“Those funeral people have specially asked for you to do the flowers again, Khaliso,” my supervisor on the flower counter says, when I get to work on Monday morning.

“Sure, Auntie Papama.”

I pull a face. It’s depressing, because it’s a funeral, but at the same time it’s a compliment.

“Use the white lilies for your main flower.”

I’ll be sneezing all day, not to mention having cold, wet hands most of the time. But hey, it’s a job, and I’m getting good at it. I’ve got this, if Mongezi is right and I should quit performing.

The long open shed, the buckets full of fresh flowers, the buzzing bees that have somehow found their way here – it’s a different world to my weekend places in Matsulu.

“Maybe you’ll be the world’s first florist rap artist,” Auntie Papama jokes when she asks how my Eyes song did in the contest and I tell her about rapping instead.

I don’t tell her what happened with my song. I’d feel disloyal to Mongezi.

But – how much do I owe him?

A lot, according to him.

“What they said about contestants having new songs for the final round at The Pit?” he says when we’re together that night, at his house again. “I need you to write me a new song, Khaliso.”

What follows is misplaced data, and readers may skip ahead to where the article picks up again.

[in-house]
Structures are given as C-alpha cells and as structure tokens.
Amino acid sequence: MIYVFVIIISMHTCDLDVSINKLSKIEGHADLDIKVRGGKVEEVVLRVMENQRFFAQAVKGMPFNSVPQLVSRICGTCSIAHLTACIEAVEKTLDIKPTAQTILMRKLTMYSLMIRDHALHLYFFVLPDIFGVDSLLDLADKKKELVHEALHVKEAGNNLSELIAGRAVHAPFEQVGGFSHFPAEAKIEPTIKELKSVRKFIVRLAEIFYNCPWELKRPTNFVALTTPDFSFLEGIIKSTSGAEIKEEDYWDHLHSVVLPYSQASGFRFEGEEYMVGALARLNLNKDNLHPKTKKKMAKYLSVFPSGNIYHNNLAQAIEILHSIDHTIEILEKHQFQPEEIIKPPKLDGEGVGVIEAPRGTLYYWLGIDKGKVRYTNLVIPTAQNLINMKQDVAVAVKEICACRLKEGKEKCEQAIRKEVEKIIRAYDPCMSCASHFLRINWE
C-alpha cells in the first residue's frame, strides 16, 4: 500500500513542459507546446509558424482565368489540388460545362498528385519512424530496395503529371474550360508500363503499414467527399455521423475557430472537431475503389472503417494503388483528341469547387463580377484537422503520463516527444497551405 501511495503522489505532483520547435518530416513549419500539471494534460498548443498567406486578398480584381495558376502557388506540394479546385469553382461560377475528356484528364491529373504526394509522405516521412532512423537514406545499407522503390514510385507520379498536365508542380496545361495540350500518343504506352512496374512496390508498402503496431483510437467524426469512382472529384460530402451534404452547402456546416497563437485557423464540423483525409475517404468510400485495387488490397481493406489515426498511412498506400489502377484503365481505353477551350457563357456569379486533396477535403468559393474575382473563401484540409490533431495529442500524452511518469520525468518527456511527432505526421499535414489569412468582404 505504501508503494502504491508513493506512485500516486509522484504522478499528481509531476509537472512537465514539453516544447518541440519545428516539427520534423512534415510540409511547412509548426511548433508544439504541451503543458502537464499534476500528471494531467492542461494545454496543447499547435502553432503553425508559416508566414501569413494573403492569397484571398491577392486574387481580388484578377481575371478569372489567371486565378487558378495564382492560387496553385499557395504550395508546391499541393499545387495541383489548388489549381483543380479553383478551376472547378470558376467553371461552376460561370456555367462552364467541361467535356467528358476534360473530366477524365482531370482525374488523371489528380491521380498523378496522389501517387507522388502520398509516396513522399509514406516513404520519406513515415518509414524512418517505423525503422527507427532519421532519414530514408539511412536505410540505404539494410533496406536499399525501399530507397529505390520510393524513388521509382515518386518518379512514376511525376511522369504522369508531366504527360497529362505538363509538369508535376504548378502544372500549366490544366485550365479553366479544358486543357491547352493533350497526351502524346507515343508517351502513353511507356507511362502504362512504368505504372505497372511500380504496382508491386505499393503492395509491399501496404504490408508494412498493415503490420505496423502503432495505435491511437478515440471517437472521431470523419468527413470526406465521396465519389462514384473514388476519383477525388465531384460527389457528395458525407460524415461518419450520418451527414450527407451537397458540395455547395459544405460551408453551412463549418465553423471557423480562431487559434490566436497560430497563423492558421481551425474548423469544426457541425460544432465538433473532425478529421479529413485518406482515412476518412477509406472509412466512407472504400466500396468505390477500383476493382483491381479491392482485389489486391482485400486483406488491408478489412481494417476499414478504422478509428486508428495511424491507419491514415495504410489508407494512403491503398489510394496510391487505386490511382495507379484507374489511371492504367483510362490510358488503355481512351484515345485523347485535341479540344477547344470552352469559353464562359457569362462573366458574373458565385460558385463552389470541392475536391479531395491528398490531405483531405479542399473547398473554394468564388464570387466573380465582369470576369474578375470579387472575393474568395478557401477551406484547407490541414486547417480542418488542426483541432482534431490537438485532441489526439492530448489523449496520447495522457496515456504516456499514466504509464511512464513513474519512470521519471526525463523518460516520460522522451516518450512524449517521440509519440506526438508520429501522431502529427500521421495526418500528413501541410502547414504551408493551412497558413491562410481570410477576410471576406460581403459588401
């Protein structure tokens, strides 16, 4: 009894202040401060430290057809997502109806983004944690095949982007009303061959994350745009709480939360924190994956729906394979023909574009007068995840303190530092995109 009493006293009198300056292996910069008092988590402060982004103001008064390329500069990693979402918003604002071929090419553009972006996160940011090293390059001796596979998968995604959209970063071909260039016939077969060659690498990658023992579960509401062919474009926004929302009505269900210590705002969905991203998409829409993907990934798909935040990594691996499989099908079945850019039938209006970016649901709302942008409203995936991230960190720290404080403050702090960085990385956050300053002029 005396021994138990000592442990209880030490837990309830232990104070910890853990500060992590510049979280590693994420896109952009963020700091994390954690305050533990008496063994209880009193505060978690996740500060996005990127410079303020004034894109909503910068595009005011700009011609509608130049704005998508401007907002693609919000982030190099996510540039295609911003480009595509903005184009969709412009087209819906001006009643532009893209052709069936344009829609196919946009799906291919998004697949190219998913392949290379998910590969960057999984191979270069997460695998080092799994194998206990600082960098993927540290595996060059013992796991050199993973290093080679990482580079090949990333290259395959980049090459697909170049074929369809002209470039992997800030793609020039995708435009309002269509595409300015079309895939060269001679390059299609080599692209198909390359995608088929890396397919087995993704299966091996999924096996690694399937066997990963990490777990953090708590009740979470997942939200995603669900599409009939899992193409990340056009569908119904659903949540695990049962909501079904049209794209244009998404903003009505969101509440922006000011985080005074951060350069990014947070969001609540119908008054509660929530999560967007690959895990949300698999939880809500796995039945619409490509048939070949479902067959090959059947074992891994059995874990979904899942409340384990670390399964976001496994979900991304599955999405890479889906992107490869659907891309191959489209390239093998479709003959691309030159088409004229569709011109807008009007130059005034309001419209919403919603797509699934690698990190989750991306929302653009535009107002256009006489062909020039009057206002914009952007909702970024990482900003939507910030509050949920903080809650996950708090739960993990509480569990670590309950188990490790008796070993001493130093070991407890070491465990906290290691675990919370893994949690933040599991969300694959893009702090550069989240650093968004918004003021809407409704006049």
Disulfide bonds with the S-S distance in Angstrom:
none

“No Mongezi, please don’t ask me,” I beg. “I can’t … after what you did.”

“In your heart, you wanted me to take My Lyin’ Eyes.” He’s so persuasive. “You know you did. Little things you said and did – it was so clear.”

But I don’t know what I said or did to make him believe that. Is he just messing with my mind, or have I forgotten?”

“Anyway, I can’t write another song for you,” I tell him quickly, to get away from doubting myself. “I need to be calm to write, and I’m too psyched about Friday.”

“You’re not doing anything on Friday except supporting me, baby. You know that.”

Usually, his hot lips and stroking hands would have me melting, unable to think clearly.

But something is happening to me. “You’re wrong, Mongezi. That guy, Banzi? Die-Mond’s assistant? He says they can give me a track to rap to; the rules allow.”

“That four-eyed little dick?” Mongezi’s contempt is ugly, and bitter as aloes. “I sussed him pretty damn fast. He just wants to exploit you, Khaliso. You need to keep away from him.”

“I like him,” I tell him.

Mongezi’s hands tighten on me. “Say that again.” A threat in his voice.

“Forget it,” I mutter, backing down – as usual – because he’s frightening me.

God, what am I going to do? Mongezi stole my song, but now it hits me like a bullet – he’s stealing so much more from me. My spirit, my energy, my confidence and courage, my sense of myself, the things that make me me.

He is stealing the song inside me – my inner song.


Tell us: Is Khaliso right, and what should she do?